Outlying hospital mistakes - page 2
Hi! heres the deal. At our regional burn center we have seen a good number of BAD mistakes made by paramedics our outlying ERs and Docs that didnt know what the heck they were doing with burns. I... Read More
Aug 21, '04Occupation: icu nurse Joined: Jul '02; Posts: 10,260; Likes: 233We honestly did not mean to "knock" anyone - more to express support for the smaller and rural hospital staff. The problems of "big centre vs rural" is a world wide phenomenon and I do want to encourage people from all areas to use the forum.
Aug 22, '04Occupation: Regional Burn center, adults and peds Joined: Nov '03; Posts: 38; Likes: 1My apologies for offense, i was writing from a standpoint where i assumed that most persons in this forum were burn nurses. Rural hospitals are outlying, just as metropolitan ones are, I never mentioned rurals to begin with. One outlying facility, which is a large teaching hospital in this area made a horrible mistake, burn knowledge is scarce regardless of the setting. Its the patient that pays for it when i peel dry kerlix of a fresh burn. Thats why we DO spend so much of our time, our own personal time in education.
I just wish that folks would not simply assume that i was pointing anything to rurals, outlying in my area= non burn center facilities.
Hope to see some burn nurses around at some point in the future.
Aug 22, '04Occupation: R.N. ER Specialty: 38 year(s) of experience in ER ; From: US ; Joined: May '04; Posts: 1,256; Likes: 1,568I have been on both sides of this situation, not as a burn nurse but as an ER nurse. I recently worked in the ER of a large metro hospital with the regional burn center, so we got a lot of transfers. I know that burn care has come a long way in improving survival but the expectations may be over rated. Last year we got a farmer who had been burned trying to get his truck out of some burning grass when the truck exploded. He was taken to a local hospital and stabalized. He was sent to us with 99% 2-3 degree burns. I could not find the 1% that was supposedly not burned! Of course he was intubated and had several large bore IV's, getting fluids etc. The pre hospital care was appropriate but the expectation was not. He was in his 70's, was sent by helicoptor while his family was sent by car and did not arrive for 4 hours. Of course the burn surgeon said there was nothing we could do for him, and he died within an hour after arrival to us. The family had been given hope that if he could just "get to the burn center", he might have a chance. In addition to the horrible expense of his transport and treatment, the family had to deal with being in a strange town with a dead loved one that had to be sent back "home". It was very sad indeed.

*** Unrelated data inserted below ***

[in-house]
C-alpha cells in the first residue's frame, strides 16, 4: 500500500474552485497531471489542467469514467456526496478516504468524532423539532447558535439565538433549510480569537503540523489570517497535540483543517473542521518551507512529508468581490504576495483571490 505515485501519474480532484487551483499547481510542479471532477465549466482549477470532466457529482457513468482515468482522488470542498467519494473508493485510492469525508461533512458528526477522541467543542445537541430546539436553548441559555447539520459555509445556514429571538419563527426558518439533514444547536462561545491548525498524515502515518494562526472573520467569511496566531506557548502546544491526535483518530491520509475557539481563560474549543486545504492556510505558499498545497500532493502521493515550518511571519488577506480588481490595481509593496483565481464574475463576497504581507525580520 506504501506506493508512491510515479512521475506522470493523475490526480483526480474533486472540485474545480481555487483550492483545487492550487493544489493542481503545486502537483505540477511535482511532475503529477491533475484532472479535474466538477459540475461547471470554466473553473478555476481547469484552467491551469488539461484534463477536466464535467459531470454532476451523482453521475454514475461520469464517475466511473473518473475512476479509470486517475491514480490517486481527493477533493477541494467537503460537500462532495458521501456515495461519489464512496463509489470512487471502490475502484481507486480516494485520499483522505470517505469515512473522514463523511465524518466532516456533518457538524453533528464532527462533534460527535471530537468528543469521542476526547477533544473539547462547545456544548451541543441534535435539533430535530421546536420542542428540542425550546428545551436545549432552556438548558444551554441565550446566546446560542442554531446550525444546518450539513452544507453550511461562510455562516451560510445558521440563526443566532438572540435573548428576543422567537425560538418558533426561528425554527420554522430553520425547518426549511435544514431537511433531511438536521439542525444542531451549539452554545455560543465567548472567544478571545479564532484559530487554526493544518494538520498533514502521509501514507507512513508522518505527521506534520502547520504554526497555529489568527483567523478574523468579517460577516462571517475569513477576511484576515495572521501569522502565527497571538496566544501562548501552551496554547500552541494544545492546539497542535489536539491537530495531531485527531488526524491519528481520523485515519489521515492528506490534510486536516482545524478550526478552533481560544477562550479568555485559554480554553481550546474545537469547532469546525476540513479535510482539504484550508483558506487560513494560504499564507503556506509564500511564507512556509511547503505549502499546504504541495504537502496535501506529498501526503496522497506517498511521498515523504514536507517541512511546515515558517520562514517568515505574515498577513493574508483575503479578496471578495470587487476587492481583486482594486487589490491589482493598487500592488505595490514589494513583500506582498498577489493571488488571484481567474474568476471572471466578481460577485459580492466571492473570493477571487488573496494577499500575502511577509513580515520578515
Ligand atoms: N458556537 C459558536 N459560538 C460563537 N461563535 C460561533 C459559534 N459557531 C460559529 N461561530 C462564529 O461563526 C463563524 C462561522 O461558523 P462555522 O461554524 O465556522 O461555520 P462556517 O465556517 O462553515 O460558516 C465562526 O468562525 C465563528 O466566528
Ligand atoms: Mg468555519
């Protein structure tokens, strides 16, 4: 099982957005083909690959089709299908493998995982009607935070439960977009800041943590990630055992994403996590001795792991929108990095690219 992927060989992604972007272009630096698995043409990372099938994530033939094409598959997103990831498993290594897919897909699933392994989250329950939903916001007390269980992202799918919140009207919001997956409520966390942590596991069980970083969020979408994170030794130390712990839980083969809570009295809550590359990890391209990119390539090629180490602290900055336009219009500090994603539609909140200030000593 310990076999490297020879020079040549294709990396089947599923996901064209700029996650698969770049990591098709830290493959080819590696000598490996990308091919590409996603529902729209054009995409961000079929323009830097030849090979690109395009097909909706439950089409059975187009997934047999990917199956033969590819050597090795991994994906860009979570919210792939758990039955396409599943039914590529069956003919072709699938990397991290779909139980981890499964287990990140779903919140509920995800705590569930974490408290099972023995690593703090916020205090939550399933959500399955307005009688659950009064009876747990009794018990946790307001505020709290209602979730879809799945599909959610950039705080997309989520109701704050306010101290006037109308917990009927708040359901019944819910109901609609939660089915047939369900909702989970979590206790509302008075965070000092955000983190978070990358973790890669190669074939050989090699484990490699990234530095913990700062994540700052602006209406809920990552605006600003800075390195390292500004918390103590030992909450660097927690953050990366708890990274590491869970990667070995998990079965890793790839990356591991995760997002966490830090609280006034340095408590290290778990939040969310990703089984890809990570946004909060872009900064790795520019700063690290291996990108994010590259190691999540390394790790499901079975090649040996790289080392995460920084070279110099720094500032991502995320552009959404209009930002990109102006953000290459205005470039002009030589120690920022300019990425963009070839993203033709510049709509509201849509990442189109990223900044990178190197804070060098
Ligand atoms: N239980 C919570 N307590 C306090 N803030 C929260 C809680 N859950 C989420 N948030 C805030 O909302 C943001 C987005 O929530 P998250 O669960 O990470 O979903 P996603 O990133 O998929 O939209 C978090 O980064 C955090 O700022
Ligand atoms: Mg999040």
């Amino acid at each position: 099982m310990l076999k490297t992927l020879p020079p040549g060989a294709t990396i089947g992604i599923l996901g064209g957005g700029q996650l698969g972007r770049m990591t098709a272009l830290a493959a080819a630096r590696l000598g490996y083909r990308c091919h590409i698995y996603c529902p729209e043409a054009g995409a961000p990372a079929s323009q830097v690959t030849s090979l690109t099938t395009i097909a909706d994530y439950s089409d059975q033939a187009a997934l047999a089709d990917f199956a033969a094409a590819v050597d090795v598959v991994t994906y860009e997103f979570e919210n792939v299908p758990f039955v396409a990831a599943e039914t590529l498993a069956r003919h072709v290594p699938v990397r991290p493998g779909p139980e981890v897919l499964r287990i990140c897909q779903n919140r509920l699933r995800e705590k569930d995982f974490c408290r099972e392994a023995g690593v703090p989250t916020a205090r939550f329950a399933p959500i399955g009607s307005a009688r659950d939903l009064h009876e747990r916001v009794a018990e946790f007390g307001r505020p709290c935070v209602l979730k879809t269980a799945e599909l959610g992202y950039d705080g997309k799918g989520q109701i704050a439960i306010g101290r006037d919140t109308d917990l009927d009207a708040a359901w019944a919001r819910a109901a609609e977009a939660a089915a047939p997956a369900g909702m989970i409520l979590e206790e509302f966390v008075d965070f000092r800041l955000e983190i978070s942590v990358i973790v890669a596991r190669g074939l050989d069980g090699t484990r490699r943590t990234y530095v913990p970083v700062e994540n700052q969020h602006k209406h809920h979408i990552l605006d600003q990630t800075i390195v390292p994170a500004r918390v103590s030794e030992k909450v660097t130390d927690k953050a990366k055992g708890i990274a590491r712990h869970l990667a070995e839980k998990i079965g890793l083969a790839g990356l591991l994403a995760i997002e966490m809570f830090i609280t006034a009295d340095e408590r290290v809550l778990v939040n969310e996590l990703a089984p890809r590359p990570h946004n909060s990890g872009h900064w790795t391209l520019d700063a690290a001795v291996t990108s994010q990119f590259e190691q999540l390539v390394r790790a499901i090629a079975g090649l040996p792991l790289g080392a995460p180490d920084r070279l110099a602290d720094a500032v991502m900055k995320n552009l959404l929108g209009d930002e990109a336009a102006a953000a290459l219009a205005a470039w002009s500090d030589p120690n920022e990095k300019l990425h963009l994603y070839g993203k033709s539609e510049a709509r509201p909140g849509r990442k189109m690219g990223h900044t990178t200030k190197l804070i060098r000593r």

I have worked in community hospitals that had to transfer patients to burn centers and I agree the communication could be better. Of course the first thing we were told to do after IV fluids was to dress the wounds with silvadene, and cover....then the first thing they do at the receiving hospital is take OFF the silvadene and dressings and put them in the tank. It seems to me that in a non life threatening situation, the transfering physician (and nurse) should get appropriate guidance from the receiving staff and proceed appropriately. After all that is what the COBRA transfer stuff is all about, making sure all the appropriate people are getting the info they need.
Even in the hospital with the burn center there were problems with communication between the burn center and the ER. The burn center staff, not ER received report form the transfering facility. We would get the patient sometimes not knowing what we were looking for and it took an hour or more before the burn staff could come to the ER. Sometimes the burn problem was over rated by the transfering facility and after many hours of travel for transfer was sent home by the burn staff who evaluated and determined that the patient did not need to be admitted.
Burn care is changing like other areas of medicine and I think the message is not getting out as to the changes. Burns are scary to most people because sometimes what looks benign can be life threatening. Yes, we need better communicaton and education among health care staff.